Heading a soccer ball is an essential part of a soccer game, and learning how to do it correctly can mean the difference between winning and losing a match. Like a shot or a pass, it’s important to maintain accuracy while executing the perfect header. A miscued header can often lead to failed attempts to score and is detrimental in defense situations. Besides creating chances for the offensive team, a poorly timed defensive header can also lead to own goals. Therefore, it’s important to know what choice header to use based on the player’s positioning. In addition, the height and trajectory of the ball play a massive part in a player’s decision to head. Timing is a critical component in getting the perfect connection.
Set Height To Head the Ball
There is no set height for when a player should attempt to head the ball. Nevertheless, spectators are accustomed to seeing the ball headed when it rises above a player’s shoulders. However, it is not uncommon to see players attempting headers below the shoulders and waist. And in the special an rare occasion before it elevates from the surface. Most importantly, a player’s safety must be at the forefront before trying any header as they risk collisions with other players on the field.
Offensive headers are critical to putting a team in the lead but are not limited to scoring goals. A well-timed offensive header also carries the weight of putting a teammate through on goal. With that in mind, a player may receive the ball from a goal kick, a free-kick, a corner kick, or simply a cross from a teammate. Yet, the objective remains the same. The main goal of an offensive header is to get over the ball and aim low. However, a player may try the occasional cheeky attempt to lob the goalie.
Heading from a Goal Kick
Most elite goalkeepers choose to take goal kicks that go beyond the halfway mark of the field and can land as far as 75 meters from the kicking line. And with approximately 45 meters left to the opposition goal, there isn’t much a player can do to score with their head. In that case, they should aim to get the ball to their teammate, who may be standing directly in front of them or making a run beyond the defensive line. Yet, the goal remains to aim at their teammate’s feet.
Note: The faster the player heading the ball can get it to their teammate’s feet, the faster the team can transition to the next attacking phase. Suppose the ball lands at a height not conducive for the second player to take their first touch with their feet. The team loses a second in that attack because the receiving player will need more than one touch to control the ball. Not to say that skillful players can always one time a pass regardless of how it gets to them. Yet, play on the ground is always smoother.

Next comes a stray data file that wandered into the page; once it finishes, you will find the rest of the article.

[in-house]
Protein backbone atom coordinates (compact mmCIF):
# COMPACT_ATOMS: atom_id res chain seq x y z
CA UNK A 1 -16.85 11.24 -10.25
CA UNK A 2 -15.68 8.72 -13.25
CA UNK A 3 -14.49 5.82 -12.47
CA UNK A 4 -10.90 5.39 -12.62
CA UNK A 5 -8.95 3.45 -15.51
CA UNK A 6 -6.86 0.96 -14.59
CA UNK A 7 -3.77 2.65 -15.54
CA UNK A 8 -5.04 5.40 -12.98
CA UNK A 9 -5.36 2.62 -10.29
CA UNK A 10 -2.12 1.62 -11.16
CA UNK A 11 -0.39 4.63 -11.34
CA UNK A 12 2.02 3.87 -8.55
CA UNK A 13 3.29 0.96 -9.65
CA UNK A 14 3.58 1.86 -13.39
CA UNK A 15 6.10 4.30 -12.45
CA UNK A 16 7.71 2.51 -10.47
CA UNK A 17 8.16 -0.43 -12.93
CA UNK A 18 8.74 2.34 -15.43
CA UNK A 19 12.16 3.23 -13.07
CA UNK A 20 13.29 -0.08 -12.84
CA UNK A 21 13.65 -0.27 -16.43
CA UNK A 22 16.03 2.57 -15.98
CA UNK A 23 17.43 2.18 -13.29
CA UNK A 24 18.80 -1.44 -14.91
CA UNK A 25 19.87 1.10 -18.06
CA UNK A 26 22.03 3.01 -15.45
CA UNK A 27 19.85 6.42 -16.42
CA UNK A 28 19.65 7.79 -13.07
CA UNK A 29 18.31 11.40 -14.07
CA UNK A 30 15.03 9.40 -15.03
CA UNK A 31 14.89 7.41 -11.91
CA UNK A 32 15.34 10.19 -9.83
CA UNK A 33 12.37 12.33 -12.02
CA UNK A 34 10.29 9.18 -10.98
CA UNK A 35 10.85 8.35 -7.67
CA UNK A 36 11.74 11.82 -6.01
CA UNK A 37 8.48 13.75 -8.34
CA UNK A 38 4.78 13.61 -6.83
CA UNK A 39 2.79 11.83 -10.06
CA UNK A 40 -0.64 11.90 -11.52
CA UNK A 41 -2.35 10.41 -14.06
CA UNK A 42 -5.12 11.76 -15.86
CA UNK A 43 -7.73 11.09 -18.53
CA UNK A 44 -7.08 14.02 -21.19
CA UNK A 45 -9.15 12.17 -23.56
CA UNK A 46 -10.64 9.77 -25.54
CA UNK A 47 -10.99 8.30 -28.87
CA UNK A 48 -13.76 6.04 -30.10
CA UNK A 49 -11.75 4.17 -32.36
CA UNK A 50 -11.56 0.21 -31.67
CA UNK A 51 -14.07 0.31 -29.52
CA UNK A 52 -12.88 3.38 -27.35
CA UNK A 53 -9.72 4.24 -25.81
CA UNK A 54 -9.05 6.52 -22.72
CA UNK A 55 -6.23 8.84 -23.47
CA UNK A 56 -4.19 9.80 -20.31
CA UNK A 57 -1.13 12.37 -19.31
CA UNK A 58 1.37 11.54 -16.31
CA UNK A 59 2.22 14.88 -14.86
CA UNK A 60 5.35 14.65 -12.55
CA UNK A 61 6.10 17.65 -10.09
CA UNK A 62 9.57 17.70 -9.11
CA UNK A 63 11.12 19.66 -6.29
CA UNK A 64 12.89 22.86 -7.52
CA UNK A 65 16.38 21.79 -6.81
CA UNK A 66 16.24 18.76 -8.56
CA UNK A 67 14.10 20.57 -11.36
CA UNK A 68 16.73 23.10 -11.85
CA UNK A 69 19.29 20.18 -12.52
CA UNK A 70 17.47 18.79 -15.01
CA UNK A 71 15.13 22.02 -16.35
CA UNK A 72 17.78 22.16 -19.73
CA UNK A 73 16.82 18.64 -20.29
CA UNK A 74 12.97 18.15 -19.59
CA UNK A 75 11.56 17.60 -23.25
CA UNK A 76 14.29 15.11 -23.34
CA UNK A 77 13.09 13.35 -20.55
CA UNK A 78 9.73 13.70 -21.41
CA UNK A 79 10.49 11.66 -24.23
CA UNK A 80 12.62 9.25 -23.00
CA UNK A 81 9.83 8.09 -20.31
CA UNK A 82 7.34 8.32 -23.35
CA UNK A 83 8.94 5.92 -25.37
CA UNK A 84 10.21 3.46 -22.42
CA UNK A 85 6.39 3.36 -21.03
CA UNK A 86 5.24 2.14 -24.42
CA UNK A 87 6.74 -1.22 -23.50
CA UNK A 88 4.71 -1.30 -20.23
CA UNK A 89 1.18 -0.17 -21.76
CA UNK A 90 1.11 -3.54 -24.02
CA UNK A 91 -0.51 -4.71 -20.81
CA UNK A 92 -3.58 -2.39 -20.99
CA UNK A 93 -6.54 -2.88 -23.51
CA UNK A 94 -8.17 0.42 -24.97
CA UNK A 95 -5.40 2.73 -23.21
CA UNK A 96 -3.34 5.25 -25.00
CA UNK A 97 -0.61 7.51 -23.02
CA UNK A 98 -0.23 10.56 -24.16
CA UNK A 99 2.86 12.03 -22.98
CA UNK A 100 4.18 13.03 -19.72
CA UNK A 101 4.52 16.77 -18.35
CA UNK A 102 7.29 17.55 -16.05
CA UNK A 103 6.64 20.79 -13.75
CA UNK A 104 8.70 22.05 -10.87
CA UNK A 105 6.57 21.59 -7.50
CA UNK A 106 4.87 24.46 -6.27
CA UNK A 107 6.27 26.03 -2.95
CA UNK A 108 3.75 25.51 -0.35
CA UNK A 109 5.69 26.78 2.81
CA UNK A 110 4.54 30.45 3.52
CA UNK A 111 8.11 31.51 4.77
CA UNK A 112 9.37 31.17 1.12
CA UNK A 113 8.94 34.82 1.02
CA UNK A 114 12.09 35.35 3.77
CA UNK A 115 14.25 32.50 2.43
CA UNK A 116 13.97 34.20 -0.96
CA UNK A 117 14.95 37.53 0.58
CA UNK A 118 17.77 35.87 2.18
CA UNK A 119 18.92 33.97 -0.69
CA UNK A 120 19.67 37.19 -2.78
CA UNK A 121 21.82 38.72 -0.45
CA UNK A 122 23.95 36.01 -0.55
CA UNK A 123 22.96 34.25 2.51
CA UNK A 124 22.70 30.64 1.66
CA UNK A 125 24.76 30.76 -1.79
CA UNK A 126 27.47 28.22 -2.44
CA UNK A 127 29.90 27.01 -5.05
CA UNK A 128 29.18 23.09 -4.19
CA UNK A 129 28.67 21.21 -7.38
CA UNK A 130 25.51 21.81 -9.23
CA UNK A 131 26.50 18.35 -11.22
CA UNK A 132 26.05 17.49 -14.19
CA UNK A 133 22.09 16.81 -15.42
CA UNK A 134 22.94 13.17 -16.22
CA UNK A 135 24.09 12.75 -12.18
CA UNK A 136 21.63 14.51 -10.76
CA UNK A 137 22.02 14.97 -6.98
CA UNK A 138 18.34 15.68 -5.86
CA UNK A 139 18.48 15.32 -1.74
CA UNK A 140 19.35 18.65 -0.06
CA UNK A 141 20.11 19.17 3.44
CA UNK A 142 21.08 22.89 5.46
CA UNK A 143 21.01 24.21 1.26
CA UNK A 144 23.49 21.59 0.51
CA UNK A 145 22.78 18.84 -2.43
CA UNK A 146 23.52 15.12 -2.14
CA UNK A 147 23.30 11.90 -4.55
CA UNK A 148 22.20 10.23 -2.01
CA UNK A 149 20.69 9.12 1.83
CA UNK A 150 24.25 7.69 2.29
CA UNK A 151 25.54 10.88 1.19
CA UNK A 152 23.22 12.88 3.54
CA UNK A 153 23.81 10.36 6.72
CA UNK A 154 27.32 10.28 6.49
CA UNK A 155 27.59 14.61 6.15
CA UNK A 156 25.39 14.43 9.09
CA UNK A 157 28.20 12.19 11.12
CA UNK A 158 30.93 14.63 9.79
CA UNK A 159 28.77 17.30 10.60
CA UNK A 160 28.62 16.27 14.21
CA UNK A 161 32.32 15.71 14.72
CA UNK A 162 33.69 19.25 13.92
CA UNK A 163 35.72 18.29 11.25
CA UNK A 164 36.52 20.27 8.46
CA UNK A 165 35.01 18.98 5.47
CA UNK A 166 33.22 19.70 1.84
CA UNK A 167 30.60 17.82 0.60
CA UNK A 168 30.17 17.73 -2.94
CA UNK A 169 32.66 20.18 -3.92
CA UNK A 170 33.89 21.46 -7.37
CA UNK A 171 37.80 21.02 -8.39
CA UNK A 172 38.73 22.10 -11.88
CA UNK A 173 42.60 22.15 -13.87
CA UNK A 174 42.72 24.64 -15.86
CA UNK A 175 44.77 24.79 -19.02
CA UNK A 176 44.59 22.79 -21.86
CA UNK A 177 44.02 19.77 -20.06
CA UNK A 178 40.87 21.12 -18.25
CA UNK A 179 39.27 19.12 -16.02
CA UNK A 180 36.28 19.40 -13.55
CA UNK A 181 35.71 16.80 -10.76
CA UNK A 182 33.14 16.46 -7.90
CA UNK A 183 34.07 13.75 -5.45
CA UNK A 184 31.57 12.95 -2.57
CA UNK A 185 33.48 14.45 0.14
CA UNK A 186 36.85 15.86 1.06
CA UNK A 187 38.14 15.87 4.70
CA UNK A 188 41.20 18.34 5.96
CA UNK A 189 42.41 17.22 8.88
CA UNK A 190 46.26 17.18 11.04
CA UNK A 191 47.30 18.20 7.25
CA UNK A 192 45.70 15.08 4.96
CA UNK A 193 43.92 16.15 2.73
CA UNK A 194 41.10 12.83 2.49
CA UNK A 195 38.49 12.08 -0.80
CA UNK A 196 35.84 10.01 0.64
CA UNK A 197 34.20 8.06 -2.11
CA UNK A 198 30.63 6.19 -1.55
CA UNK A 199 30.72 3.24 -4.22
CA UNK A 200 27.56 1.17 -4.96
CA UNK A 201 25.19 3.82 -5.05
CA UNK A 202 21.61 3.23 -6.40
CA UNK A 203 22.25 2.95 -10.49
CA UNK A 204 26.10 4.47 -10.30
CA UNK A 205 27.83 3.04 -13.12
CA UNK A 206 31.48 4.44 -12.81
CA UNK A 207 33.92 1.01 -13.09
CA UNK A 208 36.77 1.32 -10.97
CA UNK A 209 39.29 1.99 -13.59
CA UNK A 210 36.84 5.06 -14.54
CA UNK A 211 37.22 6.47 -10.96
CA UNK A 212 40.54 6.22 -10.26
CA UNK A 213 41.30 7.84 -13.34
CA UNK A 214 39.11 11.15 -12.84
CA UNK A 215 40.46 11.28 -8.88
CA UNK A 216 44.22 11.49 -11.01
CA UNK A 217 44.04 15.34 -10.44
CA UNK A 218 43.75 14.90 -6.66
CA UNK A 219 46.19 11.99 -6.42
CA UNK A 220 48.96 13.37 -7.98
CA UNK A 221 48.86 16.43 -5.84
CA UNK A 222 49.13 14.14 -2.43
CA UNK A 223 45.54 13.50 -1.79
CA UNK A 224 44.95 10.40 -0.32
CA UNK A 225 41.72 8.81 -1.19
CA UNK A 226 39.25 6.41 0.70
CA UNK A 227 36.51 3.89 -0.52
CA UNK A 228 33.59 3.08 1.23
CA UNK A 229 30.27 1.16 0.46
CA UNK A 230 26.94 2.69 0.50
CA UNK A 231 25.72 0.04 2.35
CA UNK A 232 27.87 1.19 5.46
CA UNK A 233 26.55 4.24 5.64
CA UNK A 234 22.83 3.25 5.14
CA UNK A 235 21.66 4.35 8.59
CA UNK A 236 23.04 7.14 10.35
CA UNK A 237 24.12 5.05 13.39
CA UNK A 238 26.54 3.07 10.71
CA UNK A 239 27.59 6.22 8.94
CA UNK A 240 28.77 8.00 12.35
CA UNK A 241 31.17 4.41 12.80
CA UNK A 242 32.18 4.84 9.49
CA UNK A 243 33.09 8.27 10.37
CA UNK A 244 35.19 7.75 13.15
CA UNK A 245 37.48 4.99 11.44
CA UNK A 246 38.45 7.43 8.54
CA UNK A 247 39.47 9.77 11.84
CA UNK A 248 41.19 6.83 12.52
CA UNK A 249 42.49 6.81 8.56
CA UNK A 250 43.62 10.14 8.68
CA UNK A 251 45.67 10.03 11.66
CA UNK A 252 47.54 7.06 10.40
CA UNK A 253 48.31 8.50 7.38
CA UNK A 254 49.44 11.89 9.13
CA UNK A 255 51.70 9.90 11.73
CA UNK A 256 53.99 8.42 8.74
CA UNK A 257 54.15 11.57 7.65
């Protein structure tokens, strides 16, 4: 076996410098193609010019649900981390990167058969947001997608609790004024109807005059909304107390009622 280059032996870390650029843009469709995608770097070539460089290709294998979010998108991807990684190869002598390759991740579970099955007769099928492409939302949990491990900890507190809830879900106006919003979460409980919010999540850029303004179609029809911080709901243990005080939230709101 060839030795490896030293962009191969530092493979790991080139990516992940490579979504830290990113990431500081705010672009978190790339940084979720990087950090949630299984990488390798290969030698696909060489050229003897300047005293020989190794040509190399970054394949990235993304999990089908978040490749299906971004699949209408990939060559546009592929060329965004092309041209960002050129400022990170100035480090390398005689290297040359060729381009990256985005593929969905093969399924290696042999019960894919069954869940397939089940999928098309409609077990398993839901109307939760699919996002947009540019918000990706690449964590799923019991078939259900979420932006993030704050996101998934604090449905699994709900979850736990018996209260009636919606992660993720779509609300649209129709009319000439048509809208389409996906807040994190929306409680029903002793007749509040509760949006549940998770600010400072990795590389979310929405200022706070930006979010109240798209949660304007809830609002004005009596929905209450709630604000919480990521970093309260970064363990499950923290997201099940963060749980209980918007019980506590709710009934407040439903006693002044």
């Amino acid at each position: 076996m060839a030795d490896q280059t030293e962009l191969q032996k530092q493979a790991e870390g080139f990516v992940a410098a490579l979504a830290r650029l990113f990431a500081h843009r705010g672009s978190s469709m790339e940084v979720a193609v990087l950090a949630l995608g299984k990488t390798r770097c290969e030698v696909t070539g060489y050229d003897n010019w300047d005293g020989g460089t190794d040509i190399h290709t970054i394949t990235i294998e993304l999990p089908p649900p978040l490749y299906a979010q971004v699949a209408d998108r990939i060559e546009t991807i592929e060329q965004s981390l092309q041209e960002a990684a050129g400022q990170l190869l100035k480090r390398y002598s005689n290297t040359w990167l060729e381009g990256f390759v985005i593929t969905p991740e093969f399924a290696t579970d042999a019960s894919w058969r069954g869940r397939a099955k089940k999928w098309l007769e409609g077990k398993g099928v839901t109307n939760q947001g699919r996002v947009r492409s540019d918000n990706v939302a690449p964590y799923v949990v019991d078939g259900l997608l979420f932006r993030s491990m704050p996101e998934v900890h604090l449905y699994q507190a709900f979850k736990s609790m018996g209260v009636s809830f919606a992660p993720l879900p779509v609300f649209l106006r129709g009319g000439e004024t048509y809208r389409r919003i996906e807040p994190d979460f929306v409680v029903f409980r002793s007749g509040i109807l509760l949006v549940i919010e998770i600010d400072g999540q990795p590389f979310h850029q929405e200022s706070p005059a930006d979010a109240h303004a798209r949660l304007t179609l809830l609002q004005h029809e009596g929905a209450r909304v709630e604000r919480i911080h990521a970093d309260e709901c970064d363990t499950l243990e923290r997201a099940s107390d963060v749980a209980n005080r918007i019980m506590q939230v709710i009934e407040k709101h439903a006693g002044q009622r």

Free-kick, Corner kick, or A Cross
An offensive header executed from a free free-kick, a corner kick, or a cross during open play carries similar attributes as a header from a goal kick. However, the stakes are higher because the distance to the opposition goal is closer; pressure amounts for the receiving player to put the ball in the back of the net. With a goalkeeper to beat and teammates around him, the player receiving the ball still has several options to help facilitate chances for himself and his team.
Put the Ball in the Back of the Net
If the player receiving the ball doesn’t see a clear chance to put the ball in the back of the net, they may elect to flick it onto a teammate or nock it down to them as they would from a goal kick. Yet, if the opportunity arises, they should, without a doubt, take on the chance. The goalkeeper positioning and the ball’s trajectory play a key role in how the player should meet the ball in its path. If the player receives the ball at the far post, he must aim to head it back across the goal.
Goalkeeper Shuffling to Save
Naturally, the goalkeeper would be shuffling to meet the ball that has just flown over him, and it is always tricky for goalies to shift their weight back to their starting position. Therefore, if the player gets the correct connection on the ball, it is highly likely to end up in the goal. However, if the ball doesn’t end up in the back of the net, the choice to head it across the goal produces less room for error. Suppose the goalkeeper manages to get a glove on it. In that case, the power on the header should force him to parry it to the middle of the goal, creating a second opportunity for the opposition team to pounce.
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